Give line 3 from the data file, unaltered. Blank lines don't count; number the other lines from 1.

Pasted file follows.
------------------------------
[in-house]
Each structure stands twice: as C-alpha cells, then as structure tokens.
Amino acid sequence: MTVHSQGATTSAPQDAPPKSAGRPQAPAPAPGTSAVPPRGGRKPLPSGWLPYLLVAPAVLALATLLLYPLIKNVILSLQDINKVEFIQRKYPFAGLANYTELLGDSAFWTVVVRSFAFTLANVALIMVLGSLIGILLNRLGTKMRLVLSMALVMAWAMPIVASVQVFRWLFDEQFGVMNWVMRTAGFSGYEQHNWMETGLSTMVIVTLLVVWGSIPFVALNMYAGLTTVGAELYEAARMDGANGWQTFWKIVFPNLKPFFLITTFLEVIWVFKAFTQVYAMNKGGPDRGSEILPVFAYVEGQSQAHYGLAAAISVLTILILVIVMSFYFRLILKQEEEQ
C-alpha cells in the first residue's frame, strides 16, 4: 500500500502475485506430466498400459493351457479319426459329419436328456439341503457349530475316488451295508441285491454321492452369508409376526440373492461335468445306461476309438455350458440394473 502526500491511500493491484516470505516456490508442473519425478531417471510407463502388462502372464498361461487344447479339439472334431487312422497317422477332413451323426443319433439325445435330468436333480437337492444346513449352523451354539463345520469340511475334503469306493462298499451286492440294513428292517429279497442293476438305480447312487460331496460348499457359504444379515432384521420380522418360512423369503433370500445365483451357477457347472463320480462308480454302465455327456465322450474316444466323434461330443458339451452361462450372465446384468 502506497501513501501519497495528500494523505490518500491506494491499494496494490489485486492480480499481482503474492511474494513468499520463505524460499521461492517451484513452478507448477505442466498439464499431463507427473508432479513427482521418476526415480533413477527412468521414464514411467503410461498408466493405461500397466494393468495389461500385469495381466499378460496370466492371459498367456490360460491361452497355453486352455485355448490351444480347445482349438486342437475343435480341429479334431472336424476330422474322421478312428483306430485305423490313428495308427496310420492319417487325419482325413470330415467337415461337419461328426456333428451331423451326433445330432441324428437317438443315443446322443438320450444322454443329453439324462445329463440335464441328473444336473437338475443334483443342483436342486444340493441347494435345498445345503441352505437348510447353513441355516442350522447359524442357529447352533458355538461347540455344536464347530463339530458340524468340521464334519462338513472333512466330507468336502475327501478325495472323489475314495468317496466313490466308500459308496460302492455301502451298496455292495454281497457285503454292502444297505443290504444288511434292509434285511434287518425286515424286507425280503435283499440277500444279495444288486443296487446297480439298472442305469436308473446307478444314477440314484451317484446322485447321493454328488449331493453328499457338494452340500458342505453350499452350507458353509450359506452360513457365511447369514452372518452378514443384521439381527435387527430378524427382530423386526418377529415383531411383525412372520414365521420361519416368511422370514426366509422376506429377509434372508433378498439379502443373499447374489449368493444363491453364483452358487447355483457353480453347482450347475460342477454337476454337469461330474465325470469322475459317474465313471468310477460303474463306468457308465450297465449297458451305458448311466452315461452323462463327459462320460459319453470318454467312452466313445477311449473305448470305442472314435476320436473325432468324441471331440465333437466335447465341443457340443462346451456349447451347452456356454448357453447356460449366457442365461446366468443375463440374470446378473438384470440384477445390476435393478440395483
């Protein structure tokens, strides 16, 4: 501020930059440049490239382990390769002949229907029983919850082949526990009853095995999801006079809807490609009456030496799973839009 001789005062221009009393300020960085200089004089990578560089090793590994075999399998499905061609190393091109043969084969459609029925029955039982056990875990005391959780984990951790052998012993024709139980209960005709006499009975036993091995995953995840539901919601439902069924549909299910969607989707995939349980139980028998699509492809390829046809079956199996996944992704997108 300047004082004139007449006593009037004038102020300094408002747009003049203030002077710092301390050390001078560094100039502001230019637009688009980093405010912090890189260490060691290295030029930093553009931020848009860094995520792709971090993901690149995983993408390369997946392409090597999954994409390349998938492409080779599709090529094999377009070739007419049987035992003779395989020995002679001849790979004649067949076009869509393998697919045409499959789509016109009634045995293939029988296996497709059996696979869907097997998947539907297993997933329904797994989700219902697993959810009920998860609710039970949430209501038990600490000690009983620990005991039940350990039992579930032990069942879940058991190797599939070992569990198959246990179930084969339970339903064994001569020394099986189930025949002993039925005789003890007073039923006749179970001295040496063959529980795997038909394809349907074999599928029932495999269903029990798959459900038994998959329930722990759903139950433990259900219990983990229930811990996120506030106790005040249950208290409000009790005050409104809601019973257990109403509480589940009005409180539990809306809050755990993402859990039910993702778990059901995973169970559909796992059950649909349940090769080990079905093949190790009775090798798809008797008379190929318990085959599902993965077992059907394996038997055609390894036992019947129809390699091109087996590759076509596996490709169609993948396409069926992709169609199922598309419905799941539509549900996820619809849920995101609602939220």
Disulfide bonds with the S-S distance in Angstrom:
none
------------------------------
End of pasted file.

Amino acid sequence: MTVHSQGATTSAPQDAPPKSAGRPQAPAPAPGTSAVPPRGGRKPLPSGWLPYLLVAPAVLALATLLLYPLIKNVILSLQDINKVEFIQRKYPFAGLANYTELLGDSAFWTVVVRSFAFTLANVALIMVLGSLIGILLNRLGTKMRLVLSMALVMAWAMPIVASVQVFRWLFDEQFGVMNWVMRTAGFSGYEQHNWMETGLSTMVIVTLLVVWGSIPFVALNMYAGLTTVGAELYEAARMDGANGWQTFWKIVFPNLKPFFLITTFLEVIWVFKAFTQVYAMNKGGPDRGSEILPVFAYVEGQSQAHYGLAAAISVLTILILVIVMSFYFRLILKQEEEQ